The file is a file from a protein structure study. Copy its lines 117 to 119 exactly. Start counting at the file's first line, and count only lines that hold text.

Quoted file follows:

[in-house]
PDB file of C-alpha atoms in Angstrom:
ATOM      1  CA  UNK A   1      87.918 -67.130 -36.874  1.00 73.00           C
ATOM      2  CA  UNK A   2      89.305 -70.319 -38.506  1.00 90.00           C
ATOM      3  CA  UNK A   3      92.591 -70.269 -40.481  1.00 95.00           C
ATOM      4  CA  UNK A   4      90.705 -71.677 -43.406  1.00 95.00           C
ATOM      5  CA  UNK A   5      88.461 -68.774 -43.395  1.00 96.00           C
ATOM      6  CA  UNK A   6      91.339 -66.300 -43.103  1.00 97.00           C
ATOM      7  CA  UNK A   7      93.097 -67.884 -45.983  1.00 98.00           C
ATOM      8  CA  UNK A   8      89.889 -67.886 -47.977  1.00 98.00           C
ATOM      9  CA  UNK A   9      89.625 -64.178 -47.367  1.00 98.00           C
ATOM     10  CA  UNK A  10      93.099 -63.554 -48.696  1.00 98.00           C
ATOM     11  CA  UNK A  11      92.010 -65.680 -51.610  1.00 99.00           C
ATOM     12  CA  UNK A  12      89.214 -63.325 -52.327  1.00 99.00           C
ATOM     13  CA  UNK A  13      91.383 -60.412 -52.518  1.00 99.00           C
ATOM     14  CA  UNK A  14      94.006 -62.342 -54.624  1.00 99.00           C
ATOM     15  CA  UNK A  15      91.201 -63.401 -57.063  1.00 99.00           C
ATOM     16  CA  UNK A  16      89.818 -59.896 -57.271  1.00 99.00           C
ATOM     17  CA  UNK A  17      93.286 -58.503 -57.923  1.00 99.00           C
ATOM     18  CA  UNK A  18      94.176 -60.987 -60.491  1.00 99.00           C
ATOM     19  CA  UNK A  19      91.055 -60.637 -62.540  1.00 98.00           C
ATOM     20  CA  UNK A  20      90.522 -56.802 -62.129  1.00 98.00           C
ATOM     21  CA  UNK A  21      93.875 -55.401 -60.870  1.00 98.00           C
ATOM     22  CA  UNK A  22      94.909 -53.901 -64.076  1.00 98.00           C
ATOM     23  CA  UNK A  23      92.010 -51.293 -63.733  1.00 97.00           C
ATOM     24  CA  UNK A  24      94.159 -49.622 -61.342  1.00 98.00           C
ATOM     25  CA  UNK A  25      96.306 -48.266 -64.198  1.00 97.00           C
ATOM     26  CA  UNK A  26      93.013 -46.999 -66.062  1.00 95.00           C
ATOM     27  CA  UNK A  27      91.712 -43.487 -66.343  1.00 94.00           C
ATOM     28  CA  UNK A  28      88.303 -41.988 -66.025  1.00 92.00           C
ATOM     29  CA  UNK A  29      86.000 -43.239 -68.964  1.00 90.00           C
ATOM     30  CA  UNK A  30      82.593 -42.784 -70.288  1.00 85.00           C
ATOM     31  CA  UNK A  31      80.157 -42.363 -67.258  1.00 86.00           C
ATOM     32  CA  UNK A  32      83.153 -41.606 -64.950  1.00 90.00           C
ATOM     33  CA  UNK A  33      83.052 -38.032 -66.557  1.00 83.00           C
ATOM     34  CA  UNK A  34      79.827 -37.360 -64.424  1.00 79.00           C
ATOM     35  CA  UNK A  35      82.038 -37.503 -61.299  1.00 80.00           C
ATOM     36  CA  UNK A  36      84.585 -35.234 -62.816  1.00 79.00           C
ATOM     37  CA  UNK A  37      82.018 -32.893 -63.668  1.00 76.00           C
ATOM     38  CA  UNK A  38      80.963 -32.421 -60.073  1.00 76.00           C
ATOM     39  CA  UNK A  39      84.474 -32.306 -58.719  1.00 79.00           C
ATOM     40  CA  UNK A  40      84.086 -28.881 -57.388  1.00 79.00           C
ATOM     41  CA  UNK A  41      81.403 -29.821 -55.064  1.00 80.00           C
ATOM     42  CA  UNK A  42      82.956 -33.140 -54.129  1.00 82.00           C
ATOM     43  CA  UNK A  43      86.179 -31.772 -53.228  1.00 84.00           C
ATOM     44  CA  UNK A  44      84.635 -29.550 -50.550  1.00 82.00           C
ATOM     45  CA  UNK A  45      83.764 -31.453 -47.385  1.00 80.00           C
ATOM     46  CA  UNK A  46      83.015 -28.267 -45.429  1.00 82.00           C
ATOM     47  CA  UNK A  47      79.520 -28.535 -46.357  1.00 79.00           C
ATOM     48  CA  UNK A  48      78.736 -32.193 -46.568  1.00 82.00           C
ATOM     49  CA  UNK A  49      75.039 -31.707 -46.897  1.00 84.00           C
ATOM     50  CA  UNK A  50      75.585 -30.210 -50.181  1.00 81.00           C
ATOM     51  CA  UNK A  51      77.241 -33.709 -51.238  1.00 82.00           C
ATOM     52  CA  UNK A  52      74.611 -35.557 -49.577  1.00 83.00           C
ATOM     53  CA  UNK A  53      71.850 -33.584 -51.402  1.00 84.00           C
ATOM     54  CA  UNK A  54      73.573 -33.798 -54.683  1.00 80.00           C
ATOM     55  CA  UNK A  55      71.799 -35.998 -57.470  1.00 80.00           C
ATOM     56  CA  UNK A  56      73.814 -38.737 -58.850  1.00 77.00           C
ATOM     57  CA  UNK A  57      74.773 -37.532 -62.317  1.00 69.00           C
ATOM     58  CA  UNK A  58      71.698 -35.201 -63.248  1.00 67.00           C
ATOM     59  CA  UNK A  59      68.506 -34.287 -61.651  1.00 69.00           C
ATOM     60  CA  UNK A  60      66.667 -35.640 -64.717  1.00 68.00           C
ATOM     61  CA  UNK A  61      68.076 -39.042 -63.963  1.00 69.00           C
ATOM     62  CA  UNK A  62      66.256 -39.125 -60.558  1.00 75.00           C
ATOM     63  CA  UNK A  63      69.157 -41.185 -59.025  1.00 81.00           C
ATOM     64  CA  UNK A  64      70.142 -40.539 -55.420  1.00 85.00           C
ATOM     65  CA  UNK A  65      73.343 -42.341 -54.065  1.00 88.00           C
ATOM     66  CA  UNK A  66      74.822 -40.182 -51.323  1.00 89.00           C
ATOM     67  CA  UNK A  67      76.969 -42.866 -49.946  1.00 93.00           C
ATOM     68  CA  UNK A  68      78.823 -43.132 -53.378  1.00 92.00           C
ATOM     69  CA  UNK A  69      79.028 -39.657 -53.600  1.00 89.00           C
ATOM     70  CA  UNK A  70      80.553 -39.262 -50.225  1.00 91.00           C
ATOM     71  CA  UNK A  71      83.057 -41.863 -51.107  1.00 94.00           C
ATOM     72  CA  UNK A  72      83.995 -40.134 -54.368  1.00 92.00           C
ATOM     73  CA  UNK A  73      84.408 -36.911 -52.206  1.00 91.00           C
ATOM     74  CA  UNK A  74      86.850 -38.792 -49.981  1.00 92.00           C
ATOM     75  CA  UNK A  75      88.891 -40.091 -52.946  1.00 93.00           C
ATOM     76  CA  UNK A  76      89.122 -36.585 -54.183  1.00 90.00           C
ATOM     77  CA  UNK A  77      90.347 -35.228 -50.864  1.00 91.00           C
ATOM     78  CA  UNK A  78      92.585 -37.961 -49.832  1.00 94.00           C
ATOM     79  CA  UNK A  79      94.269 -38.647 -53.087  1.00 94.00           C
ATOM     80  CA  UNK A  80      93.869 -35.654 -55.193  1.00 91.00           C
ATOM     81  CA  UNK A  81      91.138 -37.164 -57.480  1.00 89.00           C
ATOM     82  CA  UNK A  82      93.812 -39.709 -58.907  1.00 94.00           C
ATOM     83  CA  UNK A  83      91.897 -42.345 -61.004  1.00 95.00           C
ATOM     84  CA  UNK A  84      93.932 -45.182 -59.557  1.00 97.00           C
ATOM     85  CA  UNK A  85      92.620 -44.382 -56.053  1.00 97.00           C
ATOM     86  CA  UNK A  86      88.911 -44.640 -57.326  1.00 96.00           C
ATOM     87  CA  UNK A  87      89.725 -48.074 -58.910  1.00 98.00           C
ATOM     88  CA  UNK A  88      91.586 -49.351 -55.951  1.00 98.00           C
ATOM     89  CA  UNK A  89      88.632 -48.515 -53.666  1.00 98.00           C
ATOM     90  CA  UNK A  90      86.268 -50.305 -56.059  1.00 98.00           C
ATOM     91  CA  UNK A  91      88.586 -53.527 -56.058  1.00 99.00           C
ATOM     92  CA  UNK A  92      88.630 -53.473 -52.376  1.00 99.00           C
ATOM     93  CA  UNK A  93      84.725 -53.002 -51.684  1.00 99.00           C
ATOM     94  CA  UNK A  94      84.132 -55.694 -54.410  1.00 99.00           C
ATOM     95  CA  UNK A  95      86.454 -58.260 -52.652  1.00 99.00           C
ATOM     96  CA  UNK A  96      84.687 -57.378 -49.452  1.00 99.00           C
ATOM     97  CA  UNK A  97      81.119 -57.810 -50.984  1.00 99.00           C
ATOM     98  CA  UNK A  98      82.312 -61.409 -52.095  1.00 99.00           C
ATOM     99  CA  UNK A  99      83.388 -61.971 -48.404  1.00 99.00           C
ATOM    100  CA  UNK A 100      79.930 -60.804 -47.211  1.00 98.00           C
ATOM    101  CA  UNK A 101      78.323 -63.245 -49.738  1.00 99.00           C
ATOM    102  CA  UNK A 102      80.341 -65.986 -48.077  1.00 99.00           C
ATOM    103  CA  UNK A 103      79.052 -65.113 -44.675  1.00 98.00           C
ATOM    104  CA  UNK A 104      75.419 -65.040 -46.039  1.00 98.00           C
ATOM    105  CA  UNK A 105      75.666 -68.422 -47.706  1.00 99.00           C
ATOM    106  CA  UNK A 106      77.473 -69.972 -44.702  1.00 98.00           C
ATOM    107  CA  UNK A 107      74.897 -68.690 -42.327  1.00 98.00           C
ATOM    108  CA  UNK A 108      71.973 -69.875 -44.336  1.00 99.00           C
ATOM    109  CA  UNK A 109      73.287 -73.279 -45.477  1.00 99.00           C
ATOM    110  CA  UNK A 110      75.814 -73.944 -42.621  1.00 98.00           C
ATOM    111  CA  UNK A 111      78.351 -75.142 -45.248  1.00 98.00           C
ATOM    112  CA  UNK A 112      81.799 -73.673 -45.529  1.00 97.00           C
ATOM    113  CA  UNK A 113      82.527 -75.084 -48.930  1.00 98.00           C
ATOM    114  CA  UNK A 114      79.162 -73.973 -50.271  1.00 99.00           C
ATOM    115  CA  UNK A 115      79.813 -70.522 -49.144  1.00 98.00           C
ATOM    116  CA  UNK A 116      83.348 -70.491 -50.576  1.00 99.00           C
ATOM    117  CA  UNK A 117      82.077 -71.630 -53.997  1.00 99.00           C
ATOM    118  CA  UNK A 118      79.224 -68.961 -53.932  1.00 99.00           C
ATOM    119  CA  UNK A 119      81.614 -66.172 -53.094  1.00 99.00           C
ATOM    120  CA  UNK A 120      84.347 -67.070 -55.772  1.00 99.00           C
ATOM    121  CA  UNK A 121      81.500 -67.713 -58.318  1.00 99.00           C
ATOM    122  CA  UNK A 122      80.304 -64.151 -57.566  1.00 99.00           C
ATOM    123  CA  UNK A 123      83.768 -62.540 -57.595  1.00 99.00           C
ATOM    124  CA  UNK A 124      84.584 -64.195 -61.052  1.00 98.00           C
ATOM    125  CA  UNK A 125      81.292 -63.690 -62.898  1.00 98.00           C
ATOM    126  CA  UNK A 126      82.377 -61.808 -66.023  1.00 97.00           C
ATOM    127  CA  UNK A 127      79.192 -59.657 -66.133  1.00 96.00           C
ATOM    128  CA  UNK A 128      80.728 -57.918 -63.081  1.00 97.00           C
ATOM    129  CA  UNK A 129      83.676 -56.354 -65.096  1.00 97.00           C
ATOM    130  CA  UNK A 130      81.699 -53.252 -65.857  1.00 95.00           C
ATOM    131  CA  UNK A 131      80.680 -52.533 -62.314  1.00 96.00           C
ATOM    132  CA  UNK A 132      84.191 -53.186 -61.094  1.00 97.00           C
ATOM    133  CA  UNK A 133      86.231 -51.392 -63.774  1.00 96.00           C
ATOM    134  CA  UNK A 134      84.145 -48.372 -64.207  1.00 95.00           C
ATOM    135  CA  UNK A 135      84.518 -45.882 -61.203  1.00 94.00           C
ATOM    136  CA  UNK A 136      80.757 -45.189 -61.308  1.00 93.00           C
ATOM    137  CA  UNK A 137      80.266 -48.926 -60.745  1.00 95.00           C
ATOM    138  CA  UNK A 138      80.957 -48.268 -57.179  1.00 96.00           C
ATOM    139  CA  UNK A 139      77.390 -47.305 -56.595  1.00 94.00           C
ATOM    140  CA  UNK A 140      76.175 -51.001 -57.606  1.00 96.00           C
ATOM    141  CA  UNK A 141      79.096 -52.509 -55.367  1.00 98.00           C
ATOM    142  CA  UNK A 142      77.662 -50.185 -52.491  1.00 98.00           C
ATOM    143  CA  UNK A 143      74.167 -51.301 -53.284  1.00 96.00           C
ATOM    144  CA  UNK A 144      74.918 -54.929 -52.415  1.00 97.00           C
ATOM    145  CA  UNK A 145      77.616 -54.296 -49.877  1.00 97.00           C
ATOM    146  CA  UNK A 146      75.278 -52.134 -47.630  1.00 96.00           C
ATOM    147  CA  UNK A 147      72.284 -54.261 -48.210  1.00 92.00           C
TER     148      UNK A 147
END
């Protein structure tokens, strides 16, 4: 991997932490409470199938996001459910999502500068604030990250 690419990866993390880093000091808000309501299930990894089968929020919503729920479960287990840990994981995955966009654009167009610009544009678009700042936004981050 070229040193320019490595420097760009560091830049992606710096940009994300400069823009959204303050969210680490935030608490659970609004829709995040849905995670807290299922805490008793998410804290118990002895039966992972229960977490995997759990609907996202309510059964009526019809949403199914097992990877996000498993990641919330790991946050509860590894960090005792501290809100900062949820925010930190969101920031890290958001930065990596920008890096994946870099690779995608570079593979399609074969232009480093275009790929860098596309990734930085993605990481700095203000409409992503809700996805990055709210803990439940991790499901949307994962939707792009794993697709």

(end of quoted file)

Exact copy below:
ATOM    115  CA  UNK A 115      79.813 -70.522 -49.144  1.00 98.00           C
ATOM    116  CA  UNK A 116      83.348 -70.491 -50.576  1.00 99.00           C
ATOM    117  CA  UNK A 117      82.077 -71.630 -53.997  1.00 99.00           C